Saturday, 21 February 2015

‘New’ V8 engine powers latest G-Class

In Mercedes-Benz’s extreme G-Class model family, the G 63 AMG 6x6 has an addition in the form of the G 500 4x4².

But the company will not put the vehicle into production until it has judged evidence of significant public interest.

According to the company, the engine compartment of the new vehicle houses a “completely new” 4-litre V8 engine with direct injection and bi-turbocharging.

The “newly developed” eight-cylinder features twin turbochargers not mounted on the outside of the cylinder banks but rather inside the V configuration – in what it calls the 'hot inside V'.

The advantages of this according to Mercedes-Benz engineers can be found in the compact engine design, the "optimum response" and the low exhaust gas emissions. The piezo direct gasoline injection used exclusively at Mercedes-Benz is responsible for the mixture formation, according to the company.

The spray-guided combustion process has been “enhanced” in the third generation engine to meet “all future statutory requirements”.

In series production, the 4-litre V8 bi-turbo engine would meet the Euro 6 emission standard, including the “maximum particulate emissions level” that will not take effect until 2016.

The V8 crankcase consists of an aluminium alloy and “ensures maximum strength with the lowest possible weight”.

The cylinder walls in Nanoslide technology are “twice as hard” as conventional cast-iron cylinder liners, “minimise the inner friction and thus the fuel required and facilitate maximum mileages”.

Nanoslide was developed by Daimler in 2000 and has so far been used “successfully and reliably” in over 200,000 engines since 2006.

The enhanced G-Class with its wider track of the portal axles compared with the series-production car (+299 mm), the large 22-inch 325/55 R 22-sized wheels and adjustable damping with its Sport mode, offers “sports car dynamics” rather than those of a cross-country vehicle.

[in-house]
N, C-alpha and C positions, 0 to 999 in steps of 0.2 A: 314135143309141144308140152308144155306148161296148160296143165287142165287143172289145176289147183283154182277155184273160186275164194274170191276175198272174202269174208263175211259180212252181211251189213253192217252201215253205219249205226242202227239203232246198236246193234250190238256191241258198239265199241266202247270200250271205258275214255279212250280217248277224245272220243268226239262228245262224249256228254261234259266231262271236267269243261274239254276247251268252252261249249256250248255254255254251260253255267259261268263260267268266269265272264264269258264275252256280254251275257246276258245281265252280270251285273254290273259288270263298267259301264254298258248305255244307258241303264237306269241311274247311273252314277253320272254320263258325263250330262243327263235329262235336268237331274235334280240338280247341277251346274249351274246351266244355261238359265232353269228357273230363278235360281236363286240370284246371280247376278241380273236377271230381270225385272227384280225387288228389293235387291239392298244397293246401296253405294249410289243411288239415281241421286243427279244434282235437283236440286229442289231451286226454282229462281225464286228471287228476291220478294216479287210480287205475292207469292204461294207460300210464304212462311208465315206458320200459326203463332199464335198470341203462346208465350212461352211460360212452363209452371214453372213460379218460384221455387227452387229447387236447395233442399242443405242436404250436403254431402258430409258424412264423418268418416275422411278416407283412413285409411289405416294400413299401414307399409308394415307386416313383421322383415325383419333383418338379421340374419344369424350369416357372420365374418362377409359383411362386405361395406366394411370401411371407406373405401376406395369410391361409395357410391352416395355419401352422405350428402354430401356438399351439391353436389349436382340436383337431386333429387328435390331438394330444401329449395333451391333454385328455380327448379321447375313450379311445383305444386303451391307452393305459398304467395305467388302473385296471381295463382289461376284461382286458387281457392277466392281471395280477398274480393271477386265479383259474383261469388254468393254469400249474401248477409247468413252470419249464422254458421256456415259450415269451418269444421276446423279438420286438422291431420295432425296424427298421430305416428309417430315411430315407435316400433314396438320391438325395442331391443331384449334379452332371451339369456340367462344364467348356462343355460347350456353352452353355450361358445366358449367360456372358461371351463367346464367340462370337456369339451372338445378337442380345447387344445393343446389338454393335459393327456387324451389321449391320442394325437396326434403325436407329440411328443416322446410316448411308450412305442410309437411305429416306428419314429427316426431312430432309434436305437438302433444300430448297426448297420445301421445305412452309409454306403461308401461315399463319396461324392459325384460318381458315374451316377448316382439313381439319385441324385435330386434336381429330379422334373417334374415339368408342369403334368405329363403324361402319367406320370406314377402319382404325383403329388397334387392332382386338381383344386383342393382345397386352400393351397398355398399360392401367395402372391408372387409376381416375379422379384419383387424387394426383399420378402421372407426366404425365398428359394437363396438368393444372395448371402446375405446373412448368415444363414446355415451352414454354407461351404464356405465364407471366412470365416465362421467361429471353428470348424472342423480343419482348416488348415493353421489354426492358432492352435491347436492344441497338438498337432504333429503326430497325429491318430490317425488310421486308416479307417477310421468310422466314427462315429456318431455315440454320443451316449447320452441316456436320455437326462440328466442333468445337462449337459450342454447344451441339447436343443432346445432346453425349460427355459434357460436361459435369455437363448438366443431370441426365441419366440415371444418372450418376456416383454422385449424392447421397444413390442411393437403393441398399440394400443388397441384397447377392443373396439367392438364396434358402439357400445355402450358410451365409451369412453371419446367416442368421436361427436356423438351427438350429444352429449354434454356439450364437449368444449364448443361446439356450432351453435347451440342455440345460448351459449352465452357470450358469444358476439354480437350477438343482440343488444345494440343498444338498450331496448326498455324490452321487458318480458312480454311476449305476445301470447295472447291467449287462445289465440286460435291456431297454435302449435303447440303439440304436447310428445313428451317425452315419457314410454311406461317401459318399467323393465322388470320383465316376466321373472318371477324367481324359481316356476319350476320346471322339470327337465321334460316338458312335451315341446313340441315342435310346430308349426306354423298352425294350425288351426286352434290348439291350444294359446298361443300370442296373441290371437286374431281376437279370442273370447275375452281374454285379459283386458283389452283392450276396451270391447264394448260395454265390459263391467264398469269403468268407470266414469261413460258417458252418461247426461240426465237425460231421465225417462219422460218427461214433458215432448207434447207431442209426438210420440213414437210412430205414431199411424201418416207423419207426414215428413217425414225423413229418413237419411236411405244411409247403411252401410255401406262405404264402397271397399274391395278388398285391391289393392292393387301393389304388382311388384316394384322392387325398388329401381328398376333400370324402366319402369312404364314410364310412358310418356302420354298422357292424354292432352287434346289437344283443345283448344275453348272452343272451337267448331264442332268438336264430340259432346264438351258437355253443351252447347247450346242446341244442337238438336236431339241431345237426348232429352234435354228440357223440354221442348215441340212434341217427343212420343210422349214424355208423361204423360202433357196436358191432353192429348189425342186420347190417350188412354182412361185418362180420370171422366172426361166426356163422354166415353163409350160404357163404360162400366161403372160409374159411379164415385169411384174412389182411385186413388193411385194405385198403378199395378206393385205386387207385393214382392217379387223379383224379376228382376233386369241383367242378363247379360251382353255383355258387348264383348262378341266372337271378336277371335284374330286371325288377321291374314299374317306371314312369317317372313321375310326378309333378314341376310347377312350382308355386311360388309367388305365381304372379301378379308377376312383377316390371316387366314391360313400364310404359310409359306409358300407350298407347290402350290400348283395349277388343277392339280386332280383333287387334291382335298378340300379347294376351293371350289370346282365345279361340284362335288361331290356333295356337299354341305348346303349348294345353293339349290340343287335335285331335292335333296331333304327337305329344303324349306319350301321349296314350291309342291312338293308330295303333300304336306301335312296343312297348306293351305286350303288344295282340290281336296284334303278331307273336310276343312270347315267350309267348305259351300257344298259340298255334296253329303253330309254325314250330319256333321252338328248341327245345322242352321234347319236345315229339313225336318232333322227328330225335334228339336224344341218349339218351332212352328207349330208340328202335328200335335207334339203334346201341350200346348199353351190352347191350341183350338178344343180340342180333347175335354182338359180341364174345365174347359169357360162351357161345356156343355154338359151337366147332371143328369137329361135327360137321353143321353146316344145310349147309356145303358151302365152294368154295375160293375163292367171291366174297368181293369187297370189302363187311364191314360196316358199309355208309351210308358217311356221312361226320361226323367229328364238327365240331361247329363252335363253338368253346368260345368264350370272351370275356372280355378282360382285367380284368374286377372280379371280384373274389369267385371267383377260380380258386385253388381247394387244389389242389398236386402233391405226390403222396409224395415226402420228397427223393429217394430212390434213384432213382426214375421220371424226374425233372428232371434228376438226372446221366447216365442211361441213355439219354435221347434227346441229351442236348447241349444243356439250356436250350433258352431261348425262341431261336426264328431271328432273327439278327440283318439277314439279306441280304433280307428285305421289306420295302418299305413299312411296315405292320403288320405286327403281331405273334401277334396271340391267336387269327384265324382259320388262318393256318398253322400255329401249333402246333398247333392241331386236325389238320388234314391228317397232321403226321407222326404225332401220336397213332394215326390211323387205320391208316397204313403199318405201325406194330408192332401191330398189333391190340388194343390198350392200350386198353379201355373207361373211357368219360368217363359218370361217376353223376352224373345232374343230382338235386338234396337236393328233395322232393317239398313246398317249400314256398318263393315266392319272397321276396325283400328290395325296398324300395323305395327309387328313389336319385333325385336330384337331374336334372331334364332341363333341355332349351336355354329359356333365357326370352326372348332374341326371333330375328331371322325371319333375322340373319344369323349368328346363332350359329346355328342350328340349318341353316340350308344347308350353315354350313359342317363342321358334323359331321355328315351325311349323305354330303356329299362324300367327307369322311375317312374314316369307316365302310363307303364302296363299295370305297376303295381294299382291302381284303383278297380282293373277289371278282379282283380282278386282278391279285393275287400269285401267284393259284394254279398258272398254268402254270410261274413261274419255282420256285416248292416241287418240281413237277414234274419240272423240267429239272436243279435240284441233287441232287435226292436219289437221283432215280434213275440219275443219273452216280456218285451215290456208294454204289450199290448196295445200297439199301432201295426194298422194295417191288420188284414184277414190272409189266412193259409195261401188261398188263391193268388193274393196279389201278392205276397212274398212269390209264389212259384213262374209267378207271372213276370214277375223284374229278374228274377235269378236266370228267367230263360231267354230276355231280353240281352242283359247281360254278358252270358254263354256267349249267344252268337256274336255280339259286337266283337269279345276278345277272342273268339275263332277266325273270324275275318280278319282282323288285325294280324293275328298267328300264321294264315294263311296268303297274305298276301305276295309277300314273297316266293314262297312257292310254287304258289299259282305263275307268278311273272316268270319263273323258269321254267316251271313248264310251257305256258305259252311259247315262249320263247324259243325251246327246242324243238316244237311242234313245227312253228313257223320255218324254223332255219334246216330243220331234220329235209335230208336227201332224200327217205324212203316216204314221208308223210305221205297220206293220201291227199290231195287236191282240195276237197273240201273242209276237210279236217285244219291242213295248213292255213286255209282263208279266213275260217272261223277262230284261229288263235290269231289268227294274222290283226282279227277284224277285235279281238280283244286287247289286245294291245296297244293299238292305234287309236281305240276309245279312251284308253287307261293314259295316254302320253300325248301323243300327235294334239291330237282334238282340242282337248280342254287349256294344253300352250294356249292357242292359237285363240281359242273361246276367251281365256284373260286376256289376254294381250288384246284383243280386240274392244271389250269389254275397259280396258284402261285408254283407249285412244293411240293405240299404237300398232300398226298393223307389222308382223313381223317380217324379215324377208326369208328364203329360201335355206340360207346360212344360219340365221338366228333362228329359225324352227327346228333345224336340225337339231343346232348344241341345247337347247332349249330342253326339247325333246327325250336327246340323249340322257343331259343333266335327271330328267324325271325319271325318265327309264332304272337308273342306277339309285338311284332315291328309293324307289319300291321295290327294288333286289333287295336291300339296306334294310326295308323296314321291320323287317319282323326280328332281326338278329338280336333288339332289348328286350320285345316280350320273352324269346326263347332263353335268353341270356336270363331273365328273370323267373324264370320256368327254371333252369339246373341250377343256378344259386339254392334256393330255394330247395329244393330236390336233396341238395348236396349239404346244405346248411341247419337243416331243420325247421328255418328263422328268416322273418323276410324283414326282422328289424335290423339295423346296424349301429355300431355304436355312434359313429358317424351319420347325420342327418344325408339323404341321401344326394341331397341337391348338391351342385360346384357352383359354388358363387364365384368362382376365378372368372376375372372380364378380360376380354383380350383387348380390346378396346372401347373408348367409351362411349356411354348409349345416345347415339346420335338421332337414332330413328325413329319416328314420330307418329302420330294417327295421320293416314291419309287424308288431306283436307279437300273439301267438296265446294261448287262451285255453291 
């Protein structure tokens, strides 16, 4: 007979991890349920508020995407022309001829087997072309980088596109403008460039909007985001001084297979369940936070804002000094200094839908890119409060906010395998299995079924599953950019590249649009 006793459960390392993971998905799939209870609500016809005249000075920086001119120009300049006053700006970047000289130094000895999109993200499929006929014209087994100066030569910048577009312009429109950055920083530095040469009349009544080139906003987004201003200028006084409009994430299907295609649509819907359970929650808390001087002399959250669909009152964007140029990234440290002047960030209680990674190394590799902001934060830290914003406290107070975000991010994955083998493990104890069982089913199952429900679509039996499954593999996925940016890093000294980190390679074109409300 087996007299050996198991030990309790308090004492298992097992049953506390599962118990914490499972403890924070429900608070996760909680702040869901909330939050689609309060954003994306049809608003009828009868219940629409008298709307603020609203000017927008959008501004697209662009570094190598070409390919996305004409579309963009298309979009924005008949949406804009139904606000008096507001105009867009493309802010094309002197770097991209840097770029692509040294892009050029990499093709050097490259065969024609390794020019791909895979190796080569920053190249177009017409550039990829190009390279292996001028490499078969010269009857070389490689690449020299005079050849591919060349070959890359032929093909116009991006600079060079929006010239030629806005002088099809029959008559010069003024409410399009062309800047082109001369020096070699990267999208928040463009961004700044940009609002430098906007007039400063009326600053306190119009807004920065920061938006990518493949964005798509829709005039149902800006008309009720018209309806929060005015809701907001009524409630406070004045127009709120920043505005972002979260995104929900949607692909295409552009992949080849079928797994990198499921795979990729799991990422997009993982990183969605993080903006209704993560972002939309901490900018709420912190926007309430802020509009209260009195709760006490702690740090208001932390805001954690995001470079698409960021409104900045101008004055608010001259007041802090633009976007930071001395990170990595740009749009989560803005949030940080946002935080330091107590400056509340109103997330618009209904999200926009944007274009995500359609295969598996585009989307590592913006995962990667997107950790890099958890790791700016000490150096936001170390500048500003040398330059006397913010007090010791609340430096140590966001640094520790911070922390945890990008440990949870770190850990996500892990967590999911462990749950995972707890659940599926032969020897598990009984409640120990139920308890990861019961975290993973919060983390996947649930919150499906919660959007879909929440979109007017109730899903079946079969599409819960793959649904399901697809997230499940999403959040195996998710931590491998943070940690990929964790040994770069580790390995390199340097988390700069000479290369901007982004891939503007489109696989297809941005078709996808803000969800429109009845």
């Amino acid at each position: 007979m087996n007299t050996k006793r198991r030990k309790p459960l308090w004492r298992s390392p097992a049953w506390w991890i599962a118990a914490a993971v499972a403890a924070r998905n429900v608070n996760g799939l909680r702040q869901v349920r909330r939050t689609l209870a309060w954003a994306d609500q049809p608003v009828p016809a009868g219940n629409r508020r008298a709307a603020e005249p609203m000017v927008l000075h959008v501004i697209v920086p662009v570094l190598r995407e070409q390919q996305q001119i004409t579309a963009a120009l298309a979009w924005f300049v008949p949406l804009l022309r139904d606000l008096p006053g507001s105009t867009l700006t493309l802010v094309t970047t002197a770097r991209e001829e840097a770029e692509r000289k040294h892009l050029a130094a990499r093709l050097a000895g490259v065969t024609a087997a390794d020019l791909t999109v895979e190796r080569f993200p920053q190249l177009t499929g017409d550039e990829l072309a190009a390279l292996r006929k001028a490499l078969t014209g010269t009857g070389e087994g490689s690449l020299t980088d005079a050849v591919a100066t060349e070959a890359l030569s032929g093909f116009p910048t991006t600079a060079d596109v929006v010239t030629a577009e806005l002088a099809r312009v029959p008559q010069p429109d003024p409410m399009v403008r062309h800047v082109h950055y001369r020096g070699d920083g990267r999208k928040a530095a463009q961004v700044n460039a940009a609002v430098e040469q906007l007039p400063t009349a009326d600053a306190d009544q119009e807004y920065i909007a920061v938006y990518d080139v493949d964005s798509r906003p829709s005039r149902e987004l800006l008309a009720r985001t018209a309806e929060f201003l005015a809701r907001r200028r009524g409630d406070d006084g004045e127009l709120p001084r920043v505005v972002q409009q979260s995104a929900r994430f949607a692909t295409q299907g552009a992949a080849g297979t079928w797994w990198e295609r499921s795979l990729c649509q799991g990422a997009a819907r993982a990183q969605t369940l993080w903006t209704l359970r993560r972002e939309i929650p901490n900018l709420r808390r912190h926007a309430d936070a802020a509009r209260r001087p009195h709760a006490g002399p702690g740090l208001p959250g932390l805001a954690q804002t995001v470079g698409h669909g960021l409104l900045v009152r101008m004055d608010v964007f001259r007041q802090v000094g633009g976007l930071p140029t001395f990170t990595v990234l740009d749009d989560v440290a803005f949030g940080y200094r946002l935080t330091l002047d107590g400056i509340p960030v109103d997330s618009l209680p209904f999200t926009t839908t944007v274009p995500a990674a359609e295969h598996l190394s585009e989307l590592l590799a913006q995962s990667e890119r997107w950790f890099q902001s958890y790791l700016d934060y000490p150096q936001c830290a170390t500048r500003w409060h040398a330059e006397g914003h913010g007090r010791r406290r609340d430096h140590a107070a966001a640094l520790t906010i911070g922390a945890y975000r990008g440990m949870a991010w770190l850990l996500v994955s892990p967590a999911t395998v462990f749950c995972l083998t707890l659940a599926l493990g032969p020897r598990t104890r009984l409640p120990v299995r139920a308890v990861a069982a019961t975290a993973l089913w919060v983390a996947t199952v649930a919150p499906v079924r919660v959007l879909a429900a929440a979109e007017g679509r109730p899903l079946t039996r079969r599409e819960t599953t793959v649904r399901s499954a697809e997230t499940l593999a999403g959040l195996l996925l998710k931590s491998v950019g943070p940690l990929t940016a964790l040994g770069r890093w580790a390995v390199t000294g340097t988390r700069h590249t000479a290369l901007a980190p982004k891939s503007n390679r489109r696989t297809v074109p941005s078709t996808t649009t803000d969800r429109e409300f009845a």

The company claims that the combination of permanent all-wheel drive, off-road reduction in the transfer case, portal axles and three differentials lockable whilst on the move are not to be found on conventional cross-country vehicles.

However, it should ne noted that the amended version of the permanent all-wheel-drive powertrain with portal axles are taken from the G 63 AMG 6x6.

The portal axles developed for versatile applications supplement Mercedes-Benz’s off-road portfolio and are seen by the company as the technical highlight of the G 500 4x4² show car.

Compared with conventional rigid axles, the wheels are not at the height of the centre of the axle; instead they are much further below on the axle heads due to the portal transmission. Therefore, on the G 500 4x4² the ground clearance rises to 450mm and the fording depth to 1000mm.

The portal axle design offers other advantages which render complex adjustments superfluous: through the unchanged position of the rigid axles in relation to the chassis, the anchorage points of the suspension, the steering connection and the position of the cardan shafts all remain identical.

In addition, the reduction in the portal transmissions balances the rolling circumferences of both the off-road and the on-road tyres. The gear ratios, speedometer drive and ABS sensor system also remain unchanged. This reduction in the hub drives also has the effect that the drive torque is first set at the wheel and thus the mechanical loads in the entire powertrain, in particular for the drive shafts, are reduced.

The chassis is based on the series-production G model but the body carries removable carbon fibre panels.

Mercedes-Benz’s G-Class development department is located in Graz, Austria which has been the production location for all civilian and commercial G-Class vehicles since 1979.

Whether and when the decision on series production of the Mercedes-Benz G 500 4x4² will be made depends on the reaction which the near-series show car receives.

1 comment:

Alan Bunting said...

These two latest G-wagen iterations cannot be taken seriously. The 6x6 especially looks like the product of a crazy inventor. The 'AMG' in its model designation suggests it is intended to appeal to cross-country boy-racers. The wide-track axles necessitating those bizarre protruding mudwing valances point to a severe design compromise. Mercedes customers wanting a high-mobility vehicle of that carrying capacity would be better off with the lightest of the Unimog range, the U200, though obviously at significantly higher cost. The ground clearance enhancing portal axles on the G63 AMG 6x6 and G500 4x4-2 could well be 'borrowed' from Unimog.
If either or both vehicles go into series production, diesel as well as petrol variants would surely have to be offered.